Latte Nation

Hey, Big Spenders

Given that President Kerry would want to spend even more than President Bush, what’s a small government voter to do?

By 10.22.04

Send to Kindle

Small government conservatives and Republican leaning libertarians face a difficult choice going into the polls this year. President Bush and Vice President Cheney occasionally pay lip service to restraining government growth, but they don't mean it.

When Bush came to power, the federal government spent just shy of $1.8 trillion a year, and that was considered extravagant by many. The proposed budget for next year is $2.4 trillion, and that figure understates the total because supplemental legislation will be submitted to cover the bill for Iraq. This year Uncle Sam will spend over $500 billion more than he takes in in revenues. The nation's total national debt, as of October 21, was $7.4 trillion and change.

The website for the U.S. National Debt clock reminds us that debt has been piling up at what should be a worrying pace: $1.7 billion per day since the end of last September. As the late senator Everett Dirksen once morbidly quipped, "A billion here, a billion there, pretty soon it adds up to real money."

Part of the Bush binge is due to something the president couldn't have foreseen: that Islamic terrorists would bomb D.C. and New York, inaugurating the war on terrorism abroad and homeland security at home. But spending on domestic programs has continued unchecked. Bush has yet to veto a single bill, and his party, once home to deficit hawks and budget slashers, has learned to stop worrying and love entitlements and pork barrel spending.

The Republicans' approach to highway spending, to borrow the formula of another piece of legislation that the president is so proud of, would appear to be, Leave no inch unpaved. Also, at Bush's urging, Congress passed a massive bill to subsidize the drug purchases of our senior citizens -- the richest group of retirees the world has ever known. Republicans have traded thrift and prudence for bread and circuses.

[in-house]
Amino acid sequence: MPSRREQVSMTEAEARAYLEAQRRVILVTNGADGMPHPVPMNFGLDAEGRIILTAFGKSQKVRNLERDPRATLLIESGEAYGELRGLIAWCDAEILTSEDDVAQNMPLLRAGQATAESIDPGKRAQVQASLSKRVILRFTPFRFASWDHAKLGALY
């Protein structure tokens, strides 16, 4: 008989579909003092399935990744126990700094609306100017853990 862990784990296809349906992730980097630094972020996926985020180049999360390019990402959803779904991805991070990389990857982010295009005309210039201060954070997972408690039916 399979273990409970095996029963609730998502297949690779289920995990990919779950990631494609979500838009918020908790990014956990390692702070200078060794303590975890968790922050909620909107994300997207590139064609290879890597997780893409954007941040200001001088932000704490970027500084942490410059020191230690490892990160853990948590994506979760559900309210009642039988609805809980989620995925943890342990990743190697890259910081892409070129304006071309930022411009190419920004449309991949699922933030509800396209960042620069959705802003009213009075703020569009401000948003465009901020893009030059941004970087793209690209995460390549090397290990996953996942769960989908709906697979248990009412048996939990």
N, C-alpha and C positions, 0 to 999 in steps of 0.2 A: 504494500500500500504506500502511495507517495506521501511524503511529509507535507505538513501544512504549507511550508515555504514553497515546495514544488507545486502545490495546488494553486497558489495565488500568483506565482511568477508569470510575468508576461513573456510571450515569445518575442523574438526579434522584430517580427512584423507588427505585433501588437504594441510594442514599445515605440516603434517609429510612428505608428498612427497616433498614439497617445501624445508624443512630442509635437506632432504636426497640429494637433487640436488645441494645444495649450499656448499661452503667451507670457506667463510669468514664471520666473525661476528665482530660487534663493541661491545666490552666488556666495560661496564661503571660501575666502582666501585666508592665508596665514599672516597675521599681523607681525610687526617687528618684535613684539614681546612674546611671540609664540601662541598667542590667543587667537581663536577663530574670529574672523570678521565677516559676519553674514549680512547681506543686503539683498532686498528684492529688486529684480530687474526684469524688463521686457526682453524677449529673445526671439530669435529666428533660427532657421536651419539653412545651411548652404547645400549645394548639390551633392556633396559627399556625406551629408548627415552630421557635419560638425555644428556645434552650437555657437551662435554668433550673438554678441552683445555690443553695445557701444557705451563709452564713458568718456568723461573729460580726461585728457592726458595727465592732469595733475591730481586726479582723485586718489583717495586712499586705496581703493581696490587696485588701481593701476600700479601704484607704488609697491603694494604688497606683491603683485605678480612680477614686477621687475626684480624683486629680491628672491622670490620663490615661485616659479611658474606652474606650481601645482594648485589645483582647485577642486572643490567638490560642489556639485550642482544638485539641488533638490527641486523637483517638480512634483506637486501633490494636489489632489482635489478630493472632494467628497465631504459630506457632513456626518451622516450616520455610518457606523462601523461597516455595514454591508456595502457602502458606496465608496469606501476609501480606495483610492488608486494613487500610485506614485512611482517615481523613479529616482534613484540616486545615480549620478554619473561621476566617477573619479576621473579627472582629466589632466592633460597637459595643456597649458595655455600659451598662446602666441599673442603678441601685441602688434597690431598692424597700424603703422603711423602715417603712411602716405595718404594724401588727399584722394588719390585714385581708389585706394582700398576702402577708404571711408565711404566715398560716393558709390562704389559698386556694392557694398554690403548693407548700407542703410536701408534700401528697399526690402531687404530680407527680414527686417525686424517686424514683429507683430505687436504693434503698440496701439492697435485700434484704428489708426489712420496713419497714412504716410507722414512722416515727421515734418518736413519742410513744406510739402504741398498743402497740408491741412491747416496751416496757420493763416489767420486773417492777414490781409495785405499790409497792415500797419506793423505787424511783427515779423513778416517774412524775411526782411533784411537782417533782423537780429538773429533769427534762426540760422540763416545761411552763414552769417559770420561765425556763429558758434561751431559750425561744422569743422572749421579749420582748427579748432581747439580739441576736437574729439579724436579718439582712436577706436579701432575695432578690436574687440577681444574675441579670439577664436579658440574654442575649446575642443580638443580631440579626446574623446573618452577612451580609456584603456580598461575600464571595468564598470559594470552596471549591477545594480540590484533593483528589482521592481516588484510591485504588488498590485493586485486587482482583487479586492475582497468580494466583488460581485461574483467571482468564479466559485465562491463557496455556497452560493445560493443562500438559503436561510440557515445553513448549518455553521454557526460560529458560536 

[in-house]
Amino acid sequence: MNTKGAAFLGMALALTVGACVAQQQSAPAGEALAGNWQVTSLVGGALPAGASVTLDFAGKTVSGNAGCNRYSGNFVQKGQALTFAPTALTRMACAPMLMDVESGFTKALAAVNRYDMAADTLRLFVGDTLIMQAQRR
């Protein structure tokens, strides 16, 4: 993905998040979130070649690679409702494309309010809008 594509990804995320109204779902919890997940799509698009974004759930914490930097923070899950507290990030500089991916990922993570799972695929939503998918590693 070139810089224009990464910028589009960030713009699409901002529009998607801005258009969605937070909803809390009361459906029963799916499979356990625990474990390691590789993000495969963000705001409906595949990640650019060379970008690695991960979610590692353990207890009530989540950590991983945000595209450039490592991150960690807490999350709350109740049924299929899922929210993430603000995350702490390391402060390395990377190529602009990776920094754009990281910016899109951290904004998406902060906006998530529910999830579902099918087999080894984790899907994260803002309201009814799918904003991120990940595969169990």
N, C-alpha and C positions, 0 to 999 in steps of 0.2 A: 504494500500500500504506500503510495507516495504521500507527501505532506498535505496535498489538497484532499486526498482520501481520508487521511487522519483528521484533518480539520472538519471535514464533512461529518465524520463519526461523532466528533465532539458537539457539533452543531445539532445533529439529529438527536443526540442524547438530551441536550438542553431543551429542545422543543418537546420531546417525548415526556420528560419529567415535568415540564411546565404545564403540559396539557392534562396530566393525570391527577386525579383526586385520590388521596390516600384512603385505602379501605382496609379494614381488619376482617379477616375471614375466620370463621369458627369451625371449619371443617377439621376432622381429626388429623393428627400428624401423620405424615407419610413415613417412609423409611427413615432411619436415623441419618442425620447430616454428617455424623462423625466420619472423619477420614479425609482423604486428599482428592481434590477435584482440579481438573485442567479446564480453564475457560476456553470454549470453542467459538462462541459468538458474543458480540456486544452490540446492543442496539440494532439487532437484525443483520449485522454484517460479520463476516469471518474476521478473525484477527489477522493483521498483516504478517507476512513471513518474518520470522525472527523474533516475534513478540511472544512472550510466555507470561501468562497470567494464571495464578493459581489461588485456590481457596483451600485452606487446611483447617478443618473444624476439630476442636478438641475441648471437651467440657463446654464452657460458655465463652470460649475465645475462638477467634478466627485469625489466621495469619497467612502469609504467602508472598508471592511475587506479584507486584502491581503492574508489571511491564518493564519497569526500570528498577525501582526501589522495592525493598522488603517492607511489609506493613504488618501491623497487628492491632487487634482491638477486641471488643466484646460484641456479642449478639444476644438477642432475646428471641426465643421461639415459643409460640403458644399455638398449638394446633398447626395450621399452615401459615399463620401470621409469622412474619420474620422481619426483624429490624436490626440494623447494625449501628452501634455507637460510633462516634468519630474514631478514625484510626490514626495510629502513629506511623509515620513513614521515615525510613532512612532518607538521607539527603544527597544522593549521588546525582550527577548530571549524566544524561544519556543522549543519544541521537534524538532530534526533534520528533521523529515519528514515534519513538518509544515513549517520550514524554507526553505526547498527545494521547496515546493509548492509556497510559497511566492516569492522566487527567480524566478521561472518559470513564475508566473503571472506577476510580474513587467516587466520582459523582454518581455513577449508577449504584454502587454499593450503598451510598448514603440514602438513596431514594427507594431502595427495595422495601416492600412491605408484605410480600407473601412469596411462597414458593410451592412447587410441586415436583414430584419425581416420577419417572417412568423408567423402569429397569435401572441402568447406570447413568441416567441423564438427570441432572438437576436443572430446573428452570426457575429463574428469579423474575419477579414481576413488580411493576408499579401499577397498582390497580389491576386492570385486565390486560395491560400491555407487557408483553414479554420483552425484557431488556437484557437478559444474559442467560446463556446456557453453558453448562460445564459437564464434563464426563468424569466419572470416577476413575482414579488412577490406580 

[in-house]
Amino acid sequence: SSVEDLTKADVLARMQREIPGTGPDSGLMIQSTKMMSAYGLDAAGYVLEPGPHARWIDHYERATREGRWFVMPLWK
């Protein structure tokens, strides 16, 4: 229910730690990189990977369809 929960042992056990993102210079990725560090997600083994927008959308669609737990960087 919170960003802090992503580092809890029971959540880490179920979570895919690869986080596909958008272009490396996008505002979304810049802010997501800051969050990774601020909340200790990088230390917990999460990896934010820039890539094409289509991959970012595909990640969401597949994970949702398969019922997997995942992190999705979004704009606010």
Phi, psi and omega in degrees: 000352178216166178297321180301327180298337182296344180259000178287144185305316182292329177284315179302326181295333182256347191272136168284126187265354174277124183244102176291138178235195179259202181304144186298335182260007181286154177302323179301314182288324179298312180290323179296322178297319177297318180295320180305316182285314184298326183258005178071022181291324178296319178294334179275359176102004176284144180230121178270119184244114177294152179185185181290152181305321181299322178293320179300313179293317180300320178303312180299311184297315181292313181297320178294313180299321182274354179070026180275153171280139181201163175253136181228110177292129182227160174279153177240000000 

The horrible problem that small government-minded voters face is that Senator John Kerry would be worse -- possibly much worse. His party's response to Bush's budget proposal for next year was to complain that, with the exception of military funding, spending isn't increasing enough. Let me recast that for emphasis: Democrats want to spend more money.

As president, the Massachusetts senator wouldn't have the stomach for spending cuts or entitlement reforms, and his proposals for education and health care would be pricey. At best, a Kerry administration would oversee targeted tax increases to pare back the deficit and pay for more social spending. More likely, we'd have a whopping tax increase.

At first glance, the choice is between a candidate who would spend a lot more money, chip away at taxes, and at least whisper the right sweet nothings about Social Security reform and a candidate who would spend a whole lot more, raise taxes, and let some other president deal with the problem when Baby Boomers start to retire. Given those options, a lot of otherwise disaffected conservatives will grab a clothespin and pull the lever for Bush.

That's not a hard vote to understand. If I had to cast the deciding ballot between the two, I'd go for Bush. The lesser of two evils is, well, less evil. But I live in Washington state, which will not cast its votes in the electoral college for the president unless Kerry's campaign implodes. A vote for Bush here is wasted; it amounts to cheerleading for an administration that could use a stern talking to.

No thanks. I'm voting Libertarian for president this year, and I encourage all small government conservatives in solidly Kerry states to do the same. The logic behind this tactical voting is simple: If your vote won't count toward Bush's victory anyway, why not vote for a party -- even a fringe party -- that advocates a much smaller government? It would be our own small way of standing up to be counted at a time when so many of our elected leaders have decided to sit this one out.

Like this Article

Print this Article

Print Article
About the Author
Jeremy Lott is an editor of rare.us.